Electric car maker Tesla has revealed a new ‘Powerwall’ battery system that can power homes and business through solar power.
Tesla CEO Elon Musk said the basic 10 kilowatt-hour Powerwall home system will sell for $3,500 and use much of the same technology found in Tesla electric cars, known for having the longest range per car of any pure electrics on the road.
“In a lot of ways it’s taking derivative technology from the car,” he said.
“This is within the power of humanity to do,” Musk told the large crowd gathered at Tesla’s design center in this Los Angeles suburb. “We have done things like this before. It is not impossible.”
The stationary home battery offers 10 kWh of storage capacity for the relatively modest price of US$3,500.
A smaller unit is also available at 7 kWh for $3,000, and homeowners can stack multiple units if needed.
The facility and event where the announcement was made were powered by the new Tesla batteries, which were charged during the day by rooftop solar panels.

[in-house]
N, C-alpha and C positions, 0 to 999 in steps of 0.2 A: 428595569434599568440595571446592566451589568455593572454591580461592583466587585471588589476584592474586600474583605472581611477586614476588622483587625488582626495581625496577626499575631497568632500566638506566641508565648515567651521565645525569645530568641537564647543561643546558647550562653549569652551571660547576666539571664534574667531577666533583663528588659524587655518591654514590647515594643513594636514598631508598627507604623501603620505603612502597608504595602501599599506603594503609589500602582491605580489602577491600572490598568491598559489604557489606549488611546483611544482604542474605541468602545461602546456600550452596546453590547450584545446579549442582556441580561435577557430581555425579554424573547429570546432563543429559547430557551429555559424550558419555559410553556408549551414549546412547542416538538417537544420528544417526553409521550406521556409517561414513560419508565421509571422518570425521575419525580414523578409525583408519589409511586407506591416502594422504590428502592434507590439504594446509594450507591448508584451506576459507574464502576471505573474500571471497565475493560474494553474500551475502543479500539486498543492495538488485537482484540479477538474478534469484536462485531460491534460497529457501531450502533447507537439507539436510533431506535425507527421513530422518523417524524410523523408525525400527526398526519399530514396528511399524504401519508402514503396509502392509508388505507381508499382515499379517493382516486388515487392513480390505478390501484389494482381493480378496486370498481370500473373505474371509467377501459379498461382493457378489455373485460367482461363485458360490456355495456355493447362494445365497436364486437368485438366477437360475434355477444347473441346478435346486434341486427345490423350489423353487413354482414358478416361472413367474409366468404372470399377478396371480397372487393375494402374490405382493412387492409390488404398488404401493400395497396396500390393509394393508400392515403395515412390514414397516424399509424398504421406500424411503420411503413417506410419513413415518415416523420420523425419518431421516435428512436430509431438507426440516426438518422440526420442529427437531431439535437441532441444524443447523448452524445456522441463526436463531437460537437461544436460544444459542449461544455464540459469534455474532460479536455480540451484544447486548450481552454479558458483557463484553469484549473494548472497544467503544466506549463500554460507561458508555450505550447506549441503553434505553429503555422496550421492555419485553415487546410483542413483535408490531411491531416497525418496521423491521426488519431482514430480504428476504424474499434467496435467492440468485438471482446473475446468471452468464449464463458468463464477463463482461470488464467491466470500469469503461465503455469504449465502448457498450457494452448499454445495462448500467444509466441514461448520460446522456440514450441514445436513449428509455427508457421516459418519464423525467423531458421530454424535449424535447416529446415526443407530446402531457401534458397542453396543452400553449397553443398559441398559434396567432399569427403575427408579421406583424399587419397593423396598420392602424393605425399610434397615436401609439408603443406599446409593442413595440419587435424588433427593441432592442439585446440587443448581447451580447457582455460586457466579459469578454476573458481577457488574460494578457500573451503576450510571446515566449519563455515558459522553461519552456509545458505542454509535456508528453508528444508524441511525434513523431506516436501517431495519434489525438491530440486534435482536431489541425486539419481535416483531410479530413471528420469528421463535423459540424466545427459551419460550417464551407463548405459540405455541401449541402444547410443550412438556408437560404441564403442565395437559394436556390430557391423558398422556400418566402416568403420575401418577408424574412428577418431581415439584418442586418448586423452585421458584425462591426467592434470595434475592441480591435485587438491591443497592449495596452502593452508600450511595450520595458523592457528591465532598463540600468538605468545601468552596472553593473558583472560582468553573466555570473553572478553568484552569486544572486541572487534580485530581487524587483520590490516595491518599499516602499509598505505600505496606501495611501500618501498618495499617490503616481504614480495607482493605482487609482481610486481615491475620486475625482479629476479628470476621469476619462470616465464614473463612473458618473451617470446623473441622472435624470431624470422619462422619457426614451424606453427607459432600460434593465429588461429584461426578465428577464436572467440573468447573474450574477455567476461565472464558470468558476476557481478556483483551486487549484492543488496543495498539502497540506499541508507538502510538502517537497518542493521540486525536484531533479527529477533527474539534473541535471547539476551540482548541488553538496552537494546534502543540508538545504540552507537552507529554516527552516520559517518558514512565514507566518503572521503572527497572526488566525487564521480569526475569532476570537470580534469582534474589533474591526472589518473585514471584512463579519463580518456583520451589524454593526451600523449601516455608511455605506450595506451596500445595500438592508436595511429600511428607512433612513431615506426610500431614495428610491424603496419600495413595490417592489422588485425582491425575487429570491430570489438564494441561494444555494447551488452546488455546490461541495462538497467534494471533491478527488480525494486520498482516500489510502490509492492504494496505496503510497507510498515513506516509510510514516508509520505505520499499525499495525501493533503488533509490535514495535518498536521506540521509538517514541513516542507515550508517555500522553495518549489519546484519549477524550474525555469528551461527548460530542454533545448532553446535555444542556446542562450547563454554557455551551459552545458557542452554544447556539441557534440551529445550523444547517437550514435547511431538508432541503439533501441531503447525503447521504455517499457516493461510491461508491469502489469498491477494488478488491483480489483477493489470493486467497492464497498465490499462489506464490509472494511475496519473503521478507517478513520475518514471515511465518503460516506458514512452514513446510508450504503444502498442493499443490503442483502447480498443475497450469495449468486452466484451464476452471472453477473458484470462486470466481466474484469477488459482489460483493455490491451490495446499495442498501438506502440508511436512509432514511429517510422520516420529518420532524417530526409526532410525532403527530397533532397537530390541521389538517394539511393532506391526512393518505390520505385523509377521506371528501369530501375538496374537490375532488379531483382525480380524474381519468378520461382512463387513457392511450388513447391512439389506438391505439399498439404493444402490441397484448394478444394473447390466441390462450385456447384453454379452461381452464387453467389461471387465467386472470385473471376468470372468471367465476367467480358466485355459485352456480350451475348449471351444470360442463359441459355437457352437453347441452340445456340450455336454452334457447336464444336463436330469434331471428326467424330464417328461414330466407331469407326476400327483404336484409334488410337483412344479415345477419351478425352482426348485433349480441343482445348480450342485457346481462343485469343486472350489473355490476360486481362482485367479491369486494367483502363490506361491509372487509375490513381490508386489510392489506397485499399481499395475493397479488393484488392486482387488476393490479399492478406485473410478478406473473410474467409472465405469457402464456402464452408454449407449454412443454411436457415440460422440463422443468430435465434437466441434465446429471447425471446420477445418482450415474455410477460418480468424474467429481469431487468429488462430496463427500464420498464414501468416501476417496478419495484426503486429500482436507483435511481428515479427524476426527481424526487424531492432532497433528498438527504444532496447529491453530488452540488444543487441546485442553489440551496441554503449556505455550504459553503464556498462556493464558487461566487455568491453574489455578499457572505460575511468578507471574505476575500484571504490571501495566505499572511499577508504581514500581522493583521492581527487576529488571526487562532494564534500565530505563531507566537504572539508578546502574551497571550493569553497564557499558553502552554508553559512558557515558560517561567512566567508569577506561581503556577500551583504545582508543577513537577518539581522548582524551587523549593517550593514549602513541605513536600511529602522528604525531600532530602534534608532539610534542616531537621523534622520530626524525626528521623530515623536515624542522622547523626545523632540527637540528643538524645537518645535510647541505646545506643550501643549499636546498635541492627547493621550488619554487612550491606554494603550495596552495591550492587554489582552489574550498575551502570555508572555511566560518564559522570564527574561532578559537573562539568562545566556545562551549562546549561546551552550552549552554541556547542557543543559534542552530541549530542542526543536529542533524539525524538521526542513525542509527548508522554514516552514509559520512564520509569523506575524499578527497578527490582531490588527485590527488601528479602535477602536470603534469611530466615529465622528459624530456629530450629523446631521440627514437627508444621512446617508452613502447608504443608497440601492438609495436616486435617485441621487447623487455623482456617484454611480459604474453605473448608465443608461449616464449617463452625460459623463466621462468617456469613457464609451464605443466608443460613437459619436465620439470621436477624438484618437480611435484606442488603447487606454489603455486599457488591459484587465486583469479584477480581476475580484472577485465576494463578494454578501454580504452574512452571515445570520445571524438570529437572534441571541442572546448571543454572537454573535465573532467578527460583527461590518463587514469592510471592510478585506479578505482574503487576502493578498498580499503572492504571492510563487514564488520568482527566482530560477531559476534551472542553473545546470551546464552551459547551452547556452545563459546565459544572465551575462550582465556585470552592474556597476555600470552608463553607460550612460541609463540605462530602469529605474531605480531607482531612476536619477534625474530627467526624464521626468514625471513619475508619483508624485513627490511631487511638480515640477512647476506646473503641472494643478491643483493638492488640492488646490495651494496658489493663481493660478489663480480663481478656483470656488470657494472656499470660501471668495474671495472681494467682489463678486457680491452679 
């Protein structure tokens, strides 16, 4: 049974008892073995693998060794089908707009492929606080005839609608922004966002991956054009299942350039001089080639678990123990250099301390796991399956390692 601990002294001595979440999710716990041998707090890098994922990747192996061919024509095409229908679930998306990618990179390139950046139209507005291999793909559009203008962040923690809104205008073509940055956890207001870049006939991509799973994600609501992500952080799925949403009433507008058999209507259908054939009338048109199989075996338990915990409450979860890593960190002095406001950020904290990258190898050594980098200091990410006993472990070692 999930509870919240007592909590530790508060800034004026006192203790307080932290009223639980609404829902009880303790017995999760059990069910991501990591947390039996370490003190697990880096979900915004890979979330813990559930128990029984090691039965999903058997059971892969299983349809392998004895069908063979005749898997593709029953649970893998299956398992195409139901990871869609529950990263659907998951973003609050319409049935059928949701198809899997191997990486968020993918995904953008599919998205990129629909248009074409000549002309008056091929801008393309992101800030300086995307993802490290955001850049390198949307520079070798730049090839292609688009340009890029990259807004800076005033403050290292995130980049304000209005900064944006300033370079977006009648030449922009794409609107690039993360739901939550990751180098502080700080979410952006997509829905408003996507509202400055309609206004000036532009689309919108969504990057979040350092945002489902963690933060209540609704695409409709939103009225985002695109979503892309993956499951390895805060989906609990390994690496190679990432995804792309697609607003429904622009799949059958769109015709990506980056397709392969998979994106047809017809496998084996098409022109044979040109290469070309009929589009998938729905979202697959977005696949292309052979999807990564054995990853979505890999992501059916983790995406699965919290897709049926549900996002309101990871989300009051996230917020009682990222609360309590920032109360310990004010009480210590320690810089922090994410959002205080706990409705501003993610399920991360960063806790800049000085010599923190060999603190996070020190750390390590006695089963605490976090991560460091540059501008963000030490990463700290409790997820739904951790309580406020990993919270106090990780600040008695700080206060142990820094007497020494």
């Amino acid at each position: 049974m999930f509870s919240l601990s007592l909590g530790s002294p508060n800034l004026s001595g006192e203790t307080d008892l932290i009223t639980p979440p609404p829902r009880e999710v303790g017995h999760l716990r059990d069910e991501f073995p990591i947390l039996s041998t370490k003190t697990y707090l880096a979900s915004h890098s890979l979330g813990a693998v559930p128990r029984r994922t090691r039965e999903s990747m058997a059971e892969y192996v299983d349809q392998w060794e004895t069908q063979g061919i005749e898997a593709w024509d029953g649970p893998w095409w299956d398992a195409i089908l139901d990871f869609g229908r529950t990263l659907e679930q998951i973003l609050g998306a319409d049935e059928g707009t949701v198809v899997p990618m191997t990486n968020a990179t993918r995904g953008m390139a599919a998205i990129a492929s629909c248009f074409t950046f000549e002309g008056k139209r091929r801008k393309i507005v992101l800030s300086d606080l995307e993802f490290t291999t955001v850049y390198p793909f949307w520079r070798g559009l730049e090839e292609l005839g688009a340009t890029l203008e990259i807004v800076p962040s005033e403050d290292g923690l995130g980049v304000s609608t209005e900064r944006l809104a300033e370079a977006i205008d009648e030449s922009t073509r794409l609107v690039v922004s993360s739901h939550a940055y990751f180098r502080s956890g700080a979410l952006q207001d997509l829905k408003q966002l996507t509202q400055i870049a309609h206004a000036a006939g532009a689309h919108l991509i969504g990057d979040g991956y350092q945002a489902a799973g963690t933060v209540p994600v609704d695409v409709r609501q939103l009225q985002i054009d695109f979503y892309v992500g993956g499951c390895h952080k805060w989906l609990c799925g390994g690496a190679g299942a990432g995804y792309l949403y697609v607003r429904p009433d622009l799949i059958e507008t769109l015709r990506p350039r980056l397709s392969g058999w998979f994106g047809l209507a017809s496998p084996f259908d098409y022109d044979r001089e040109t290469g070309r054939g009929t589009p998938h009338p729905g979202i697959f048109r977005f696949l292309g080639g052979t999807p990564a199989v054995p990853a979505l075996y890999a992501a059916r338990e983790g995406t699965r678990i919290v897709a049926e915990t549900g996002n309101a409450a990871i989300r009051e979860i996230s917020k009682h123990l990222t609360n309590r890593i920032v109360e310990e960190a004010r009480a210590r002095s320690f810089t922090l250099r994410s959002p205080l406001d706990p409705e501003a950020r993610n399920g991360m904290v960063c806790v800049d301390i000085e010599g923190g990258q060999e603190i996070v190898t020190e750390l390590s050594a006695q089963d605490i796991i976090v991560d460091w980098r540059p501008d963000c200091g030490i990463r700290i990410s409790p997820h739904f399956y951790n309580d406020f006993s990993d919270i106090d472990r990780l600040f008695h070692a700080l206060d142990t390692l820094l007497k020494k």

Consisting of a DC to DC converter, the battery works with solar systems right out of the box (though installation is extra), to store energy during the day for powering the home at night or during outages due to storms or natural disasters.
With that in mind, Musk said the units can work in cold climates, operating within a temperature range of -20° C (-4° F) to 43° C (110° F). Non-solar homes can also benefit by storing energy from the grid during low rate periods and using it during expensive peak hours. The lithium-ion battery also consists of a liquid thermal control system and software that receives dispatch commands from a solar inverter.
“The fact that it’s wall-mounted is vital,” said Musk, pointing out that no special battery room is needed, and that the flat, roughly 4-ft by 3-ft (0.9 x 1.2 m) unit can be mounted indoors on a garage wall or the outdoor wall of a home.
For the future to be good, we need electric transport, solar power and (of course) … pic.twitter.com/8mwVWukQDL
— Elon Musk (@elonmusk) April 29, 2015
Musk also envisioned the battery for use in remote areas of the world that lack an energy infrastructure, and likened their hopeful adoption to that of cell phones, which leapfrogged landlines in places previously without phone service.
Tesla plans to start shipping the units to installers in the US by this summer.